flight into or through outer space

Spaceflight is when an object (or spacecraft) made by man flies into outer space. A spaceflight can occur with or without humans on board.

A Proton rocket launching Zvezda Service Module for the International Space Station in 2000

The Russian Soyuz program, the American Space Shuttle and the International Space Station are examples of manned missions. (Manned means the spacecraft has humans on board.) On the other hand, examples of unmanned flights are space probes which fly into deeper space, and satellites which travel around and orbit the Earth or other planets. (Unmanned means the spacecraft does not have any people on board.) Space probes and satellites are both machines that work either by radio control from Earth or are fully automatic.

Spaceflight is used for space exploration such as manned missions to the Earth's moon or unmanned missions to other planets in the solar system. Spaceflight can also be used for tourism and satellite telecommunications. A spaceflight begins with a rocket launch, which provides enough energy to get out of Earth's atmosphere and to orbit the Earth. Once the rocket is in space, the activity of the rocket is watched and studied by scientists back on Earth. Some rockets may remain in space forever, some break apart when they re-enter Earth's atmosphere. Some spacecraft are made to land on other planets, and most manned spacecraft are made to land back on Earth, most of the time using a parachute to land safely.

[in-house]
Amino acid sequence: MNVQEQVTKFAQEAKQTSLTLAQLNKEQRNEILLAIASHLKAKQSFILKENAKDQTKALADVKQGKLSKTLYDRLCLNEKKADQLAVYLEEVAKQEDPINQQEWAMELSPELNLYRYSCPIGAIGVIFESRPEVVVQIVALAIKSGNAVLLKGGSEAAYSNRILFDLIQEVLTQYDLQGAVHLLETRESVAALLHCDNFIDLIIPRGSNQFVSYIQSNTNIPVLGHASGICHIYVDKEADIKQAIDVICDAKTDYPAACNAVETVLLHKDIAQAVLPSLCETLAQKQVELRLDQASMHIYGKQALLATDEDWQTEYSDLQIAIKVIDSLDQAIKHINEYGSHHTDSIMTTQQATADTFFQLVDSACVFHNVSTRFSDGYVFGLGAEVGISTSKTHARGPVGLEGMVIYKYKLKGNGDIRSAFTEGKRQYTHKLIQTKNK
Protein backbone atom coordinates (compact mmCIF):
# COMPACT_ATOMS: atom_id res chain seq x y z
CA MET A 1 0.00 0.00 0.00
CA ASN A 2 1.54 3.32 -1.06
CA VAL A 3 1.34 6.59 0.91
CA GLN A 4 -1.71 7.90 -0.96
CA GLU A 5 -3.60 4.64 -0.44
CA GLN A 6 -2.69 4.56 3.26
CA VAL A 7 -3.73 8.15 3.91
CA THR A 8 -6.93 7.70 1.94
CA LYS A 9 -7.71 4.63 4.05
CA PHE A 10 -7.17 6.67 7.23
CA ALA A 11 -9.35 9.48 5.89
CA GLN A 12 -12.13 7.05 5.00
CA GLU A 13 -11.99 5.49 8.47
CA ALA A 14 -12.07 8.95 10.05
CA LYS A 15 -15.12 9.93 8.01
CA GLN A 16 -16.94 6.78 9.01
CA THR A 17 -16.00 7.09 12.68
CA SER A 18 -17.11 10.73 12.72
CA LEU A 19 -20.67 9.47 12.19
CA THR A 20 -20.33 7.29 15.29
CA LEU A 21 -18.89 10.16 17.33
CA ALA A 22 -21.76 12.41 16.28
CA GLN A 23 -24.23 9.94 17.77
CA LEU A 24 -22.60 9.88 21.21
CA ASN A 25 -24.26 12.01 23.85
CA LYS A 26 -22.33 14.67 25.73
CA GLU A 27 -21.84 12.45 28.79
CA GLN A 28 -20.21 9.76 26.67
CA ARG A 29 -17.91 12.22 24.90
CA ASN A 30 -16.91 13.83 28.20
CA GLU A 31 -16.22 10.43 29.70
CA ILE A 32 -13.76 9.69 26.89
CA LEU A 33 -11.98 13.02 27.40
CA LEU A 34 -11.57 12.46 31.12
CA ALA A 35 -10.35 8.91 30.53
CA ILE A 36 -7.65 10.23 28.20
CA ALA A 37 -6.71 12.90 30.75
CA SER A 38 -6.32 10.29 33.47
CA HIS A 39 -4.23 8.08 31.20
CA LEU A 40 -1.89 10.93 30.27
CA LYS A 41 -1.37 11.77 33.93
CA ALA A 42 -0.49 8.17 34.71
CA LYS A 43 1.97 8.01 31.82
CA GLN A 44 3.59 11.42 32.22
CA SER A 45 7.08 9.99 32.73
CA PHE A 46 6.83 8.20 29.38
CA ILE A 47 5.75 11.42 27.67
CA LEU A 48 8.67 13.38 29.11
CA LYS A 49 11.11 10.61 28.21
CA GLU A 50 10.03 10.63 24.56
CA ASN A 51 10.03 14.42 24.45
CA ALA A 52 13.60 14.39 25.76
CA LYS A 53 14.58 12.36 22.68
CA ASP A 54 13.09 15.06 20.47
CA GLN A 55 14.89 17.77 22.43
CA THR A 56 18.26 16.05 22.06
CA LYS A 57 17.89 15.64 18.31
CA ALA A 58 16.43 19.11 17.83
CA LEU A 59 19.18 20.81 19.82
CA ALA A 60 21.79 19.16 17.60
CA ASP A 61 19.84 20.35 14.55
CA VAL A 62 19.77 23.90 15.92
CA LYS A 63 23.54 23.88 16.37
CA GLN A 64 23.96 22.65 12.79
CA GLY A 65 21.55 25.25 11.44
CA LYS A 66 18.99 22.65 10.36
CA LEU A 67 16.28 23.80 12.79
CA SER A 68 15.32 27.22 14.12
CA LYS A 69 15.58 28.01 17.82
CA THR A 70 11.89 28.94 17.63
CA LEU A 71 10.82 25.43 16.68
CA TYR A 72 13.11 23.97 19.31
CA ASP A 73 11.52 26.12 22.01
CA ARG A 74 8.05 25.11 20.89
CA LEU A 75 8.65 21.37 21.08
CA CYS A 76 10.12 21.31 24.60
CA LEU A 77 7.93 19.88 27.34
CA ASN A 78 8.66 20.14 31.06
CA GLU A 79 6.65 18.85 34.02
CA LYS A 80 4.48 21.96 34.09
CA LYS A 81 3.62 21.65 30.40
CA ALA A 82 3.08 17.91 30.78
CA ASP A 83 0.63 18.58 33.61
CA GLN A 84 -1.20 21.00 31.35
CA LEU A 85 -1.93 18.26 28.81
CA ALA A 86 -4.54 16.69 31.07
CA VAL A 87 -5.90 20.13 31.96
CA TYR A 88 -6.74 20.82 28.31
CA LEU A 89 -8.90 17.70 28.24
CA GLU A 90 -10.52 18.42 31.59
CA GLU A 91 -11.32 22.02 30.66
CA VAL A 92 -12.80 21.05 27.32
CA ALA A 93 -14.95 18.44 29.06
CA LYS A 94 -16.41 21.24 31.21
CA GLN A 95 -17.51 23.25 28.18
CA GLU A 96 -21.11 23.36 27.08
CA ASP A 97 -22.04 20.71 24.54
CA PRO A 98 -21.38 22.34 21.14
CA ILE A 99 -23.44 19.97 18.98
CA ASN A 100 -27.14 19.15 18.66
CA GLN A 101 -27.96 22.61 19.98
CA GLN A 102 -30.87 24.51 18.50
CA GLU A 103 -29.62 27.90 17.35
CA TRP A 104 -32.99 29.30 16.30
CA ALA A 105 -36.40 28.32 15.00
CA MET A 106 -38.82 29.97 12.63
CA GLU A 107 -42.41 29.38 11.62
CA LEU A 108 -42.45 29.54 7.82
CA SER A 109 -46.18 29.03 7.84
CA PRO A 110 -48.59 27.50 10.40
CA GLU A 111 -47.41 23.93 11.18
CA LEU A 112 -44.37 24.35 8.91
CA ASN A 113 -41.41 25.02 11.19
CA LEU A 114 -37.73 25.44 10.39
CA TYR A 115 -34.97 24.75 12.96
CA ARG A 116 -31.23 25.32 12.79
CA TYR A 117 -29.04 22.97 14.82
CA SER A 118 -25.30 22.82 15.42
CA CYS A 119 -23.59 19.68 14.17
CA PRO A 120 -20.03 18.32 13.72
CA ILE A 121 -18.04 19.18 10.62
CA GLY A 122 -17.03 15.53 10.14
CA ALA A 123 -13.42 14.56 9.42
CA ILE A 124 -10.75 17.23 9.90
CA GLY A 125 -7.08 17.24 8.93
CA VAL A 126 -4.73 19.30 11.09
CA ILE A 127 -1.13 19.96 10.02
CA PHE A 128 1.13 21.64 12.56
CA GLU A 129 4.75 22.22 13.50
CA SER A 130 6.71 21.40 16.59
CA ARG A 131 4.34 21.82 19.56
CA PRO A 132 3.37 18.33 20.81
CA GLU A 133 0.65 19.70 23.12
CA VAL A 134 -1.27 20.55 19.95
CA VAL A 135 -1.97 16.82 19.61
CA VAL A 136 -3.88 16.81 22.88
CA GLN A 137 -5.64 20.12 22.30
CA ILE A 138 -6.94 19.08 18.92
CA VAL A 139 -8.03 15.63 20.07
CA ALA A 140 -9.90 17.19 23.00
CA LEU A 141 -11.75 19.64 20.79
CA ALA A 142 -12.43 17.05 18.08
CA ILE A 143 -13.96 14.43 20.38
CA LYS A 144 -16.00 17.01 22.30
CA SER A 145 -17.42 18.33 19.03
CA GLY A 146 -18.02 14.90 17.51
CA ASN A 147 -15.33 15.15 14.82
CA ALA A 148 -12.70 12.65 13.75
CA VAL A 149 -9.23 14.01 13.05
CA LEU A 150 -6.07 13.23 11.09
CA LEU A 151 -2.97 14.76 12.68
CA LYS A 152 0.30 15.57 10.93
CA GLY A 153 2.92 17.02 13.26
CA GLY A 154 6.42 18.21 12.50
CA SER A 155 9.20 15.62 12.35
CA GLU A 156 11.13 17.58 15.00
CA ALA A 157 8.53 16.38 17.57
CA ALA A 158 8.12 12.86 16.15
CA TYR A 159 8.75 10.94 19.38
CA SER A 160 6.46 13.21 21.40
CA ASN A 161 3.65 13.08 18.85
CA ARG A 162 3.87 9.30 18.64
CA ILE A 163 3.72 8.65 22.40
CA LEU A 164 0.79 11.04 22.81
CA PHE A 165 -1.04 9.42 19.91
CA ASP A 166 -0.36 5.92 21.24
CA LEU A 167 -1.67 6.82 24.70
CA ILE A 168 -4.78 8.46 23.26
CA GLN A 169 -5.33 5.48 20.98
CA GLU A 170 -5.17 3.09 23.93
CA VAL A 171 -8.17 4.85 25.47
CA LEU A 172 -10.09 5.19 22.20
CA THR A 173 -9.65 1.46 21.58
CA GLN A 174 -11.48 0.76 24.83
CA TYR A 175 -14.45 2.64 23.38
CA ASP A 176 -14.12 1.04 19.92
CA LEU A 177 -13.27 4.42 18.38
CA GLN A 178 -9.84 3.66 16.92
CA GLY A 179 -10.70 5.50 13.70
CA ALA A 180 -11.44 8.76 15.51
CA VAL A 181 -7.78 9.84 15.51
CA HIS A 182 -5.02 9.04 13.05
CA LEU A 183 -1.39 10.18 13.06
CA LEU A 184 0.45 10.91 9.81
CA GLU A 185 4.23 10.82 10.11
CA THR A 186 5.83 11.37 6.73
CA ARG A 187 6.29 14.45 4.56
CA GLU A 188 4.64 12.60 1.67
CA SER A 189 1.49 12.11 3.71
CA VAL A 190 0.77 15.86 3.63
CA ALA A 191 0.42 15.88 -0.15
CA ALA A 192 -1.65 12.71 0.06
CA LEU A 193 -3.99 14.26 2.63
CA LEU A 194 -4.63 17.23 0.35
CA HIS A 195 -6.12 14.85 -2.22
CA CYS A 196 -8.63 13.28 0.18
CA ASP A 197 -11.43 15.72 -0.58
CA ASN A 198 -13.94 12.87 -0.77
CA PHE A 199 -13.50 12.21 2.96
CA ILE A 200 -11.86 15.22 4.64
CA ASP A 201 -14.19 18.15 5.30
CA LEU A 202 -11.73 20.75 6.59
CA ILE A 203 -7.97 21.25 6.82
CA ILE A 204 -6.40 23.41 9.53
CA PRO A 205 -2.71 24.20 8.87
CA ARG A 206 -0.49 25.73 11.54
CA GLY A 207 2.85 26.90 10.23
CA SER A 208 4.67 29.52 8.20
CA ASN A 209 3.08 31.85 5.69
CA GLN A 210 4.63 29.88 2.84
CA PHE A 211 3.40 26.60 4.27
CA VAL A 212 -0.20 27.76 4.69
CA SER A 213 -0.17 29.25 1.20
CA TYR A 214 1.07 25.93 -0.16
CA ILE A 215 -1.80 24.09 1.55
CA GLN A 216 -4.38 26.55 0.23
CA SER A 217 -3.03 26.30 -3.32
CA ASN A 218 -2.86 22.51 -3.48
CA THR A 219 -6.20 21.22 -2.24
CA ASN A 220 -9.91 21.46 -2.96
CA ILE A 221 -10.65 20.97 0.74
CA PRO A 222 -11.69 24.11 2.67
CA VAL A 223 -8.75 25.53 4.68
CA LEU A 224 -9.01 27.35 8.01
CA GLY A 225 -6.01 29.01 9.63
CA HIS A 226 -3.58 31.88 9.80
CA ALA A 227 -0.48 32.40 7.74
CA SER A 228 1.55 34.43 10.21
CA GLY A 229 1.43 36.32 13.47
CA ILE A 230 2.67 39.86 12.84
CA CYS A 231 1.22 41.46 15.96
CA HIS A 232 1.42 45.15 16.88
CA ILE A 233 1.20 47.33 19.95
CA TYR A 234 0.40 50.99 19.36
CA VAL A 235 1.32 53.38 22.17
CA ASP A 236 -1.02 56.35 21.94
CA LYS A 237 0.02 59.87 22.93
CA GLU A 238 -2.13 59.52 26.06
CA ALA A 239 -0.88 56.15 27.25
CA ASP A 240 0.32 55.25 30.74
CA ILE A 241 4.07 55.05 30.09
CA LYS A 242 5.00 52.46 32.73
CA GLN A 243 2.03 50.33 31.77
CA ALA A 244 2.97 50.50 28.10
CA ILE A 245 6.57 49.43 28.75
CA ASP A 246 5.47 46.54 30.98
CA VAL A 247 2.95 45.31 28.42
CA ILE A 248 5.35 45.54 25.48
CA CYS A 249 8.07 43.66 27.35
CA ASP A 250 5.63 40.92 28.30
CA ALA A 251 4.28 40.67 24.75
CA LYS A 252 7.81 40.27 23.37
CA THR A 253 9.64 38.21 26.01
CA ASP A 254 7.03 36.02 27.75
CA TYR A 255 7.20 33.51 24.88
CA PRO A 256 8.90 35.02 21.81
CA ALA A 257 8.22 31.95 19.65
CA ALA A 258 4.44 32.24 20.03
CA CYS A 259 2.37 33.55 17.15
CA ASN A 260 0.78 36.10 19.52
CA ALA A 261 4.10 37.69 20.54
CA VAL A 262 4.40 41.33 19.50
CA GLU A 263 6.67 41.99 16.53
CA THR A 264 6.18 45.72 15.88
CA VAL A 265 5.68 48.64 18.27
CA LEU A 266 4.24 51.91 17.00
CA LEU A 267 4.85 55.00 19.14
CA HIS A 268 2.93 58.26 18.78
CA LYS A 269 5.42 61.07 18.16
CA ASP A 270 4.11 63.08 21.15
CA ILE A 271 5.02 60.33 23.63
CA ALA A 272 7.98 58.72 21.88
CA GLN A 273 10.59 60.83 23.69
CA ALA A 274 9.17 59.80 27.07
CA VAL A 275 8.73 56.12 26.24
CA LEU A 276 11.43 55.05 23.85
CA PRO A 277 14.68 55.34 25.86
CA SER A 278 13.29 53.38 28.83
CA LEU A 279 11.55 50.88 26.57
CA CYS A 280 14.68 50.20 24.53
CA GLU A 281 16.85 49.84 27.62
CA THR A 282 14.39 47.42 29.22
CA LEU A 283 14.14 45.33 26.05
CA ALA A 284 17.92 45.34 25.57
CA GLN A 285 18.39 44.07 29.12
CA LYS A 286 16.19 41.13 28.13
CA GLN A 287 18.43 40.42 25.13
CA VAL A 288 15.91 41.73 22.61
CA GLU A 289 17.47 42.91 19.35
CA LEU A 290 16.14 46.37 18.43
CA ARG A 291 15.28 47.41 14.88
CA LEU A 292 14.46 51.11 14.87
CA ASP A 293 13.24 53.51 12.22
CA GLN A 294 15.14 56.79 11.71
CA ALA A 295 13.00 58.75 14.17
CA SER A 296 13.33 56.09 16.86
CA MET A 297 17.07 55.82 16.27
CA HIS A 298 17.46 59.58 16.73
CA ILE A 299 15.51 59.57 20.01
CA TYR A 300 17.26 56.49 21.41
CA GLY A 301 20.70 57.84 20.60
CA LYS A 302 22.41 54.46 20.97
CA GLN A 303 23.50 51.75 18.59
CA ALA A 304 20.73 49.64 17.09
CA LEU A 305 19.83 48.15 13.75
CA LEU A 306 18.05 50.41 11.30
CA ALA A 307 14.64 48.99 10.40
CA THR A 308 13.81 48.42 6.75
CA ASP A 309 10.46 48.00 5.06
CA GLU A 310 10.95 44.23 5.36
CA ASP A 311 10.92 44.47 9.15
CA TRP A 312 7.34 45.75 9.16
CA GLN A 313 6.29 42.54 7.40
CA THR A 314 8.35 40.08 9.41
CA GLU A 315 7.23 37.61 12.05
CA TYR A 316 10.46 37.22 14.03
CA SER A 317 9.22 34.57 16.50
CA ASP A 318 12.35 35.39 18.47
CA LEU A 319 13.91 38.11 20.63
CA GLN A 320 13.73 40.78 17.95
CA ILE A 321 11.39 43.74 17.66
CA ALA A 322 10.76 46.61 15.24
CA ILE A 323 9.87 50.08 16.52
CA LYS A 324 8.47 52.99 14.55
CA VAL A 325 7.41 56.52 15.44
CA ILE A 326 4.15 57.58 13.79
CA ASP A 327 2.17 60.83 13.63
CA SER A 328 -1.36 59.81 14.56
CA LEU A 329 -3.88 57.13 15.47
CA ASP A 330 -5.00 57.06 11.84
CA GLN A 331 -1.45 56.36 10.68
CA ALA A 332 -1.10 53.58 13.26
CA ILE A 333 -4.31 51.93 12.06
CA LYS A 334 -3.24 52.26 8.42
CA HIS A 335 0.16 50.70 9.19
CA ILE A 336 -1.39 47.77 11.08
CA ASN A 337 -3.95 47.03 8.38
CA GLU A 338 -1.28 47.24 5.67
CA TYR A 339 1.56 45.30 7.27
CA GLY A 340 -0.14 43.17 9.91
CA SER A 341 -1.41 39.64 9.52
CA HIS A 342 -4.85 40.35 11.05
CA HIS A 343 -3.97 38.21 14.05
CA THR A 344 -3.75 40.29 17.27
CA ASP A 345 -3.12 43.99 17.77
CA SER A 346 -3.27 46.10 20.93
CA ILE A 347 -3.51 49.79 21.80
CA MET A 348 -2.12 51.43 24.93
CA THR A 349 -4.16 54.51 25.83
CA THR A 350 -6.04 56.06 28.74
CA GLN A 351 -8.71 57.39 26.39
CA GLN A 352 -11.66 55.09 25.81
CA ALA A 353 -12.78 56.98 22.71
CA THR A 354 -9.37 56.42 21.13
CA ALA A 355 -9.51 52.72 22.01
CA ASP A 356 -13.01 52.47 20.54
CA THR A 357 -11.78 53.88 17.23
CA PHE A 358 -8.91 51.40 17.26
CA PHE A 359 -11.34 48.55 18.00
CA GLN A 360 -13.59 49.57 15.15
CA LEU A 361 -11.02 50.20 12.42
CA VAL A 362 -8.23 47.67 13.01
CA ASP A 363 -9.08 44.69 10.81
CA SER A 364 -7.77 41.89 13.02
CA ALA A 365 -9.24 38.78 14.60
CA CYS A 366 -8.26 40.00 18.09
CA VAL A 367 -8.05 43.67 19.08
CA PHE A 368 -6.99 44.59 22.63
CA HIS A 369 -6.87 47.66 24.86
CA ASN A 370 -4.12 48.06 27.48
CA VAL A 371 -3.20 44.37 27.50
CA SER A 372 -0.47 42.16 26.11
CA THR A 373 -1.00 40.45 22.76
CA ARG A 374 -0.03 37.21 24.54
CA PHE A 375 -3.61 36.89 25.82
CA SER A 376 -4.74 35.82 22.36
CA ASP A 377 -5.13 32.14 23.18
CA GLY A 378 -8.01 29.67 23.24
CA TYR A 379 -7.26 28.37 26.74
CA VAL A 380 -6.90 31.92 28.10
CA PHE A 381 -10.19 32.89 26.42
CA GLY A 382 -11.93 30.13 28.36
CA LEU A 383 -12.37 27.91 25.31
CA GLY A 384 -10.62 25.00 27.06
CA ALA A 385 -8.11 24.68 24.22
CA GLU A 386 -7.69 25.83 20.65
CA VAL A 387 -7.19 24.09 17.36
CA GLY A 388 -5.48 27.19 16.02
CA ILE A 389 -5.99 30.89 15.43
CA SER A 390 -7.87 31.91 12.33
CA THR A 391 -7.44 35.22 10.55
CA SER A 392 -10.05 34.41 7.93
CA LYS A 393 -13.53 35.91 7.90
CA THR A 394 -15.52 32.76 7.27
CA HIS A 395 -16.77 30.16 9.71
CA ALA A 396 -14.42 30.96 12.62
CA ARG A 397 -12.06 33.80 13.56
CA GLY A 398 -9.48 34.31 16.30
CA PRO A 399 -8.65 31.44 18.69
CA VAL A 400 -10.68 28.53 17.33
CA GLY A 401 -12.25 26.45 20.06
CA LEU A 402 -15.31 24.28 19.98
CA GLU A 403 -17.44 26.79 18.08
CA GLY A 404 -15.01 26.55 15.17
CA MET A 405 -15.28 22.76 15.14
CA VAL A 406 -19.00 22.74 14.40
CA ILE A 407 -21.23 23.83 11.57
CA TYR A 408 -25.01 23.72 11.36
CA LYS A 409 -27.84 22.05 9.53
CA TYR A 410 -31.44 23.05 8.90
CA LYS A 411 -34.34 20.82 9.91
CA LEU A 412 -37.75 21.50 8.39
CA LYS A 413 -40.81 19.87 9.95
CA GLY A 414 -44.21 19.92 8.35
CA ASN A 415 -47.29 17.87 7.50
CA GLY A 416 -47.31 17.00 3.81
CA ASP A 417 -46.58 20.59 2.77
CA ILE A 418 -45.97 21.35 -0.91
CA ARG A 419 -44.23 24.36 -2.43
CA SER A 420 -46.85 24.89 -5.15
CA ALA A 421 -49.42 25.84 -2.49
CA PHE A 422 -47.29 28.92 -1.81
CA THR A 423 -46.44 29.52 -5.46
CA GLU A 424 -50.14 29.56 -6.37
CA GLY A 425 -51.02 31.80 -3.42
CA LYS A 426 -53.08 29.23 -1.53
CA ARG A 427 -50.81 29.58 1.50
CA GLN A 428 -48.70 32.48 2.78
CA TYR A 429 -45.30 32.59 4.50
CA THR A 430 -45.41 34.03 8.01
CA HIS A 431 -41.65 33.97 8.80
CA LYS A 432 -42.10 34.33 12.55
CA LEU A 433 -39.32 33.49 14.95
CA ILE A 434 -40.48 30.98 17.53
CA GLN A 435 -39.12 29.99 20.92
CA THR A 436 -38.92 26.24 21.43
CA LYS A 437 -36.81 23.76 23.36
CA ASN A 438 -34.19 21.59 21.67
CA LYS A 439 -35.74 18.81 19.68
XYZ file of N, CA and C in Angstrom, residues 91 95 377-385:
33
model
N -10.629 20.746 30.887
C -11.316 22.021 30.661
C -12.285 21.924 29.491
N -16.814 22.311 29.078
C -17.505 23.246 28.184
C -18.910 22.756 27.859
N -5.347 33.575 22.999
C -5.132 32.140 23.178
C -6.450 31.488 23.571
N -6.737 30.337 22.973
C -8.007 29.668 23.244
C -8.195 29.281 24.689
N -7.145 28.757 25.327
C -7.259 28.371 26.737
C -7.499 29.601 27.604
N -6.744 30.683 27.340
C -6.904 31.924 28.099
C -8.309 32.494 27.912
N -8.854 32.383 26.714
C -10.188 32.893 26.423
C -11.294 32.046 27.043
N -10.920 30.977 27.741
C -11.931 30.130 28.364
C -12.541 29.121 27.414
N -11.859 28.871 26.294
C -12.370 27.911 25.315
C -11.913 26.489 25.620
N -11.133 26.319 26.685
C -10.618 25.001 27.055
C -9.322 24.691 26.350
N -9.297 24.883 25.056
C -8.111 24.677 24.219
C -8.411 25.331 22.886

On October 3, 1942, a German V-2 missile crossed the Kármán line (100 km or 62 miles above the Earth) on October 3, 1942. This was the first spaceflight. The first man-made satellite to travel around Earth was the Russian Sputnik 1 on October 4, 1957.

Some examples of manned spacecraft are Soyuz, Starship, Starliner, Gemini, Apollo, Crew Dragon, Mercury (It is both the name of a spacecraft and a planet), the Space Shuttle, and Orion.

Unmanned spacecraft include communications satellites, space telescopes, space probes and planet rovers.